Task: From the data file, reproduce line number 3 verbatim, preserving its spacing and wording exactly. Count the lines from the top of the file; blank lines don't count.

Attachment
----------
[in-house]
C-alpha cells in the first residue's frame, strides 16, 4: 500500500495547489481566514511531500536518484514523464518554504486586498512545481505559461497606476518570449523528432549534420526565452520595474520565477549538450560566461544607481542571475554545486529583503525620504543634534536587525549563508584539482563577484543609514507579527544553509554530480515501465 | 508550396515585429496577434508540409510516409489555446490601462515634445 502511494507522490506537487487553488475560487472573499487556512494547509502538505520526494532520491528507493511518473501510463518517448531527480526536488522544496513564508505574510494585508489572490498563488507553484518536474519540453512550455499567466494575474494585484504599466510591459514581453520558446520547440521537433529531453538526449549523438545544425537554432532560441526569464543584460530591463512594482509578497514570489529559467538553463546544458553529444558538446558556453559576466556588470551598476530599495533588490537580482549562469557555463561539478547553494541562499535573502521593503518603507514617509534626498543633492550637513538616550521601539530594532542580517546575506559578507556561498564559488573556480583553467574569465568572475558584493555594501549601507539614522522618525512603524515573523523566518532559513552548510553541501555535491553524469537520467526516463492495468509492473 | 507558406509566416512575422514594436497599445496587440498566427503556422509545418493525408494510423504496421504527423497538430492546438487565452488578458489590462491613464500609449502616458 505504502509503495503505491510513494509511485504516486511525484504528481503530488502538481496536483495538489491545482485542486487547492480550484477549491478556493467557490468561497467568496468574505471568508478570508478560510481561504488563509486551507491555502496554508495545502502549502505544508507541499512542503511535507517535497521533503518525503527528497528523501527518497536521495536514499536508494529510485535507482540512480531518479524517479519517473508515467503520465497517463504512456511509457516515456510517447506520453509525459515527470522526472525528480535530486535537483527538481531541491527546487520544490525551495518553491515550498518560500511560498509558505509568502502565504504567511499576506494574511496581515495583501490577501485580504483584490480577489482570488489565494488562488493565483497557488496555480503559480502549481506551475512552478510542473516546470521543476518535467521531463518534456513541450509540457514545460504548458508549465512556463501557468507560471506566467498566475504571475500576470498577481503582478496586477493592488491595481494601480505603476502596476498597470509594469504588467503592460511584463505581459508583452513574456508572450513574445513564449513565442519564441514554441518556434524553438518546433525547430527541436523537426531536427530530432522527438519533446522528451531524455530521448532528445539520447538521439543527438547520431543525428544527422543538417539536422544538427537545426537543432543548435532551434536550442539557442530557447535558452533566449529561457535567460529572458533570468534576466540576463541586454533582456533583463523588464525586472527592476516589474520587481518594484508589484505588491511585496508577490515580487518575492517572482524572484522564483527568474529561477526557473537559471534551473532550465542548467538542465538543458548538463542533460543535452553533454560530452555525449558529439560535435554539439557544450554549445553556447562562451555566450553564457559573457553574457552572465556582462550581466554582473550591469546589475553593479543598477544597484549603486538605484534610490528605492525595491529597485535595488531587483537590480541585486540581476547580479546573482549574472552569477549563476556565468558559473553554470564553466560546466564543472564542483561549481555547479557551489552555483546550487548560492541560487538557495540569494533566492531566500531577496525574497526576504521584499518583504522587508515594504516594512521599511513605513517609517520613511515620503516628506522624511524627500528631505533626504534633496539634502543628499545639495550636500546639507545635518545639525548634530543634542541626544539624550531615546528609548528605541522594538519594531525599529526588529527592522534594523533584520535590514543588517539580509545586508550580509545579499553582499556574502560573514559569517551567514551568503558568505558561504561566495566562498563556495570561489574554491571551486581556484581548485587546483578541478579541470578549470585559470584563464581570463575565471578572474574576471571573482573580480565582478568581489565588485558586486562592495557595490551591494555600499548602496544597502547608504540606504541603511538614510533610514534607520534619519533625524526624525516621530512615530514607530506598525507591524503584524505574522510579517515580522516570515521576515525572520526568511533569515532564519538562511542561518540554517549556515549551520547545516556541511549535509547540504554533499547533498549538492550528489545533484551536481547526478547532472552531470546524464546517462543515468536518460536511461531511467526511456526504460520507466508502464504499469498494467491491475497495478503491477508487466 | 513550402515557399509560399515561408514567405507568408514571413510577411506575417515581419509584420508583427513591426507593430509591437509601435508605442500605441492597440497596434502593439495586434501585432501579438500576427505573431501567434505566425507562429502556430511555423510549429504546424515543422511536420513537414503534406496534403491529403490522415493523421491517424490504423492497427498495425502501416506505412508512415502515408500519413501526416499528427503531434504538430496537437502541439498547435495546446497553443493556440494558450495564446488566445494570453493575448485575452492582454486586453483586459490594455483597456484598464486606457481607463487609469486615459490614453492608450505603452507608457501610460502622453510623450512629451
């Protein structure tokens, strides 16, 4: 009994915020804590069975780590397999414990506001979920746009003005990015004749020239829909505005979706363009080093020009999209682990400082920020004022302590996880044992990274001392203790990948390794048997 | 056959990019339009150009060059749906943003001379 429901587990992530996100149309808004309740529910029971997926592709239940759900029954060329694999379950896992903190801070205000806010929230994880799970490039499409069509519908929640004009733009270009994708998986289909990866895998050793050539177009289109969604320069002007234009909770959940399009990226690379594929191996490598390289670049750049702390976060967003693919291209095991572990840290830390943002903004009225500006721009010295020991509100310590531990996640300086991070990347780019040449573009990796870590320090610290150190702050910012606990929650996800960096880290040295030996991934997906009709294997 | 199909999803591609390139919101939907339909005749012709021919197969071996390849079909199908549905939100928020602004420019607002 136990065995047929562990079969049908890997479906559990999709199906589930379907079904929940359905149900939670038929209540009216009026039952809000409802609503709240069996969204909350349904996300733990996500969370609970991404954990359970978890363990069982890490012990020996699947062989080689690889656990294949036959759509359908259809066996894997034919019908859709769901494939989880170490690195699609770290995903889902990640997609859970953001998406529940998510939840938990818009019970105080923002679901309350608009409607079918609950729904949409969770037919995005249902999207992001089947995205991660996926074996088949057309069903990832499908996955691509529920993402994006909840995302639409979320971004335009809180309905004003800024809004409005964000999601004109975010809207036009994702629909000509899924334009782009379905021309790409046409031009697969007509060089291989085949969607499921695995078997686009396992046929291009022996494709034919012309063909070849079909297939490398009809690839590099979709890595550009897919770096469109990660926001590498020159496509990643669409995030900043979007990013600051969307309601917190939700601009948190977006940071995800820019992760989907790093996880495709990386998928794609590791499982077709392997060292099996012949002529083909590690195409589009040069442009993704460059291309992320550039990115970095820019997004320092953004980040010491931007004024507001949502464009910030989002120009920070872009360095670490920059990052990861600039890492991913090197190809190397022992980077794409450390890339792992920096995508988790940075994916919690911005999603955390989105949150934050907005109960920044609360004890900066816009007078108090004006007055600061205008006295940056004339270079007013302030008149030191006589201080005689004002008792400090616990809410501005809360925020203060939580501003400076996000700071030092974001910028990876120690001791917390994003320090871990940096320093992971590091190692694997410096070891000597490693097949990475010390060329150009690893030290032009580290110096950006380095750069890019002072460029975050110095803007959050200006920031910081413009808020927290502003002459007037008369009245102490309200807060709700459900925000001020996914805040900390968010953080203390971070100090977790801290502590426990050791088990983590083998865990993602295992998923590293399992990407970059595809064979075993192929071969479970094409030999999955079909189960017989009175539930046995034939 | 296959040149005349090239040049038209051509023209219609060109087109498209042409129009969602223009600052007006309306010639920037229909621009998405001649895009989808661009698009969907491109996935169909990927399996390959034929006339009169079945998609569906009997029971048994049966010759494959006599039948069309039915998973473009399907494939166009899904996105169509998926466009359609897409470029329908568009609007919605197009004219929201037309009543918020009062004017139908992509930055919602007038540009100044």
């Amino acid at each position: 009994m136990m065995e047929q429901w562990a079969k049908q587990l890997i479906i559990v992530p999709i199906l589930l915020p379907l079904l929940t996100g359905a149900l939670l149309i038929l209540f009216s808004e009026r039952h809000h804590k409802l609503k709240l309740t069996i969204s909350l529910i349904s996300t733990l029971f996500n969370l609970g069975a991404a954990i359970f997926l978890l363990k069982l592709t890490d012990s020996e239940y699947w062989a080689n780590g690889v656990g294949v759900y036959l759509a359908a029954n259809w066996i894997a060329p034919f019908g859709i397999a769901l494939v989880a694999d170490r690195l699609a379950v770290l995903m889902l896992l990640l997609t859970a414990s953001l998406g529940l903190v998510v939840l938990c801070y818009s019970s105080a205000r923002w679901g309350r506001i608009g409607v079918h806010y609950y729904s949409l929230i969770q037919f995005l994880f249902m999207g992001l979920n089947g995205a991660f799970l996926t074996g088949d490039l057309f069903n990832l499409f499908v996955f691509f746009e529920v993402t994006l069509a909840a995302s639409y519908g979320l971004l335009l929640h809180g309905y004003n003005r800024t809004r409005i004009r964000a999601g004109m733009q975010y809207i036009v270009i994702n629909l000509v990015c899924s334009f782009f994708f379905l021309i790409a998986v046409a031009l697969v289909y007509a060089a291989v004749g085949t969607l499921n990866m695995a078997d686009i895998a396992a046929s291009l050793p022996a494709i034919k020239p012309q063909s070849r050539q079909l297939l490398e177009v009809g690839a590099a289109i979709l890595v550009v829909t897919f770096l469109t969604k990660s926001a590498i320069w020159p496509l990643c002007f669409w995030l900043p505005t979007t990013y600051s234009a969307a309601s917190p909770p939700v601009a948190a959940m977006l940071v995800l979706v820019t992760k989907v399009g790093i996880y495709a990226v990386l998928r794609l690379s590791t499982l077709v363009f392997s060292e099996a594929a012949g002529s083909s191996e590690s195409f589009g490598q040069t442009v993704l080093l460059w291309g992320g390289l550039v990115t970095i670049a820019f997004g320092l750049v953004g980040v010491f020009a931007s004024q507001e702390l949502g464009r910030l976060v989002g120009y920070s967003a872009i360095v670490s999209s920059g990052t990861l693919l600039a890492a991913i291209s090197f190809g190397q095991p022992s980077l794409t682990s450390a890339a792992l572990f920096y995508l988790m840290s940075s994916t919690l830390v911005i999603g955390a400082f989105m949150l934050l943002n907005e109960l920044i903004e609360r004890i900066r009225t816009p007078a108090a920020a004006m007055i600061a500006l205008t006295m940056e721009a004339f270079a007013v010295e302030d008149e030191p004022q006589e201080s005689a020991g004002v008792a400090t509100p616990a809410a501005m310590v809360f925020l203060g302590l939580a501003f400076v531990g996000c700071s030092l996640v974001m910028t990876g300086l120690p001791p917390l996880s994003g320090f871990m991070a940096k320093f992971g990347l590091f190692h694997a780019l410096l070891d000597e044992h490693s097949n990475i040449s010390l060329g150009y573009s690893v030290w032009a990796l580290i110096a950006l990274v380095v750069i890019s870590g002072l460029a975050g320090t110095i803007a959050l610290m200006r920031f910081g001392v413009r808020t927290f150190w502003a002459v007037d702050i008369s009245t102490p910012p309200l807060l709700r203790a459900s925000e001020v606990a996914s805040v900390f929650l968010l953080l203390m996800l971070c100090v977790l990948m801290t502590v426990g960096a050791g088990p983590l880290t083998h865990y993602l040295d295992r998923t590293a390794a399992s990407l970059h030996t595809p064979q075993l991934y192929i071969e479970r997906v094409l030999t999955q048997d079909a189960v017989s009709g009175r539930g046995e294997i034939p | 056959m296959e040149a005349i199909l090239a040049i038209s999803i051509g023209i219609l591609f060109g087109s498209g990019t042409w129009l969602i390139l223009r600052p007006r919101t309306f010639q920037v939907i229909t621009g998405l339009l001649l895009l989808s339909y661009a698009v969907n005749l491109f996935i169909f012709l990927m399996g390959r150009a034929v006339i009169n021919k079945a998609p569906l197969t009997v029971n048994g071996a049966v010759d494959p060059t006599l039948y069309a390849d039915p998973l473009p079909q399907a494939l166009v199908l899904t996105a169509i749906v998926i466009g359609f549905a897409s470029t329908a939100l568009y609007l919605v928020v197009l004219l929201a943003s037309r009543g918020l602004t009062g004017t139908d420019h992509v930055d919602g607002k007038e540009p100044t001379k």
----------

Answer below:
């Protein structure tokens, strides 16, 4: 009994915020804590069975780590397999414990506001979920746009003005990015004749020239829909505005979706363009080093020009999209682990400082920020004022302590996880044992990274001392203790990948390794048997 | 056959990019339009150009060059749906943003001379 429901587990992530996100149309808004309740529910029971997926592709239940759900029954060329694999379950896992903190801070205000806010929230994880799970490039499409069509519908929640004009733009270009994708998986289909990866895998050793050539177009289109969604320069002007234009909770959940399009990226690379594929191996490598390289670049750049702390976060967003693919291209095991572990840290830390943002903004009225500006721009010295020991509100310590531990996640300086991070990347780019040449573009990796870590320090610290150190702050910012606990929650996800960096880290040295030996991934997906009709294997 | 199909999803591609390139919101939907339909005749012709021919197969071996390849079909199908549905939100928020602004420019607002 136990065995047929562990079969049908890997479906559990999709199906589930379907079904929940359905149900939670038929209540009216009026039952809000409802609503709240069996969204909350349904996300733990996500969370609970991404954990359970978890363990069982890490012990020996699947062989080689690889656990294949036959759509359908259809066996894997034919019908859709769901494939989880170490690195699609770290995903889902990640997609859970953001998406529940998510939840938990818009019970105080923002679901309350608009409607079918609950729904949409969770037919995005249902999207992001089947995205991660996926074996088949057309069903990832499908996955691509529920993402994006909840995302639409979320971004335009809180309905004003800024809004409005964000999601004109975010809207036009994702629909000509899924334009782009379905021309790409046409031009697969007509060089291989085949969607499921695995078997686009396992046929291009022996494709034919012309063909070849079909297939490398009809690839590099979709890595550009897919770096469109990660926001590498020159496509990643669409995030900043979007990013600051969307309601917190939700601009948190977006940071995800820019992760989907790093996880495709990386998928794609590791499982077709392997060292099996012949002529083909590690195409589009040069442009993704460059291309992320550039990115970095820019997004320092953004980040010491931007004024507001949502464009910030989002120009920070872009360095670490920059990052990861600039890492991913090197190809190397022992980077794409450390890339792992920096995508988790940075994916919690911005999603955390989105949150934050907005109960920044609360004890900066816009007078108090004006007055600061205008006295940056004339270079007013302030008149030191006589201080005689004002008792400090616990809410501005809360925020203060939580501003400076996000700071030092974001910028990876120690001791917390994003320090871990940096320093992971590091190692694997410096070891000597490693097949990475010390060329150009690893030290032009580290110096950006380095750069890019002072460029975050110095803007959050200006920031910081413009808020927290502003002459007037008369009245102490309200807060709700459900925000001020996914805040900390968010953080203390971070100090977790801290502590426990050791088990983590083998865990993602295992998923590293399992990407970059595809064979075993192929071969479970094409030999999955079909189960017989009175539930046995034939 | 296959040149005349090239040049038209051509023209219609060109087109498209042409129009969602223009600052007006309306010639920037229909621009998405001649895009989808661009698009969907491109996935169909990927399996390959034929006339009169079945998609569906009997029971048994049966010759494959006599039948069309039915998973473009399907494939166009899904996105169509998926466009359609897409470029329908568009609007919605197009004219929201037309009543918020009062004017139908992509930055919602007038540009100044």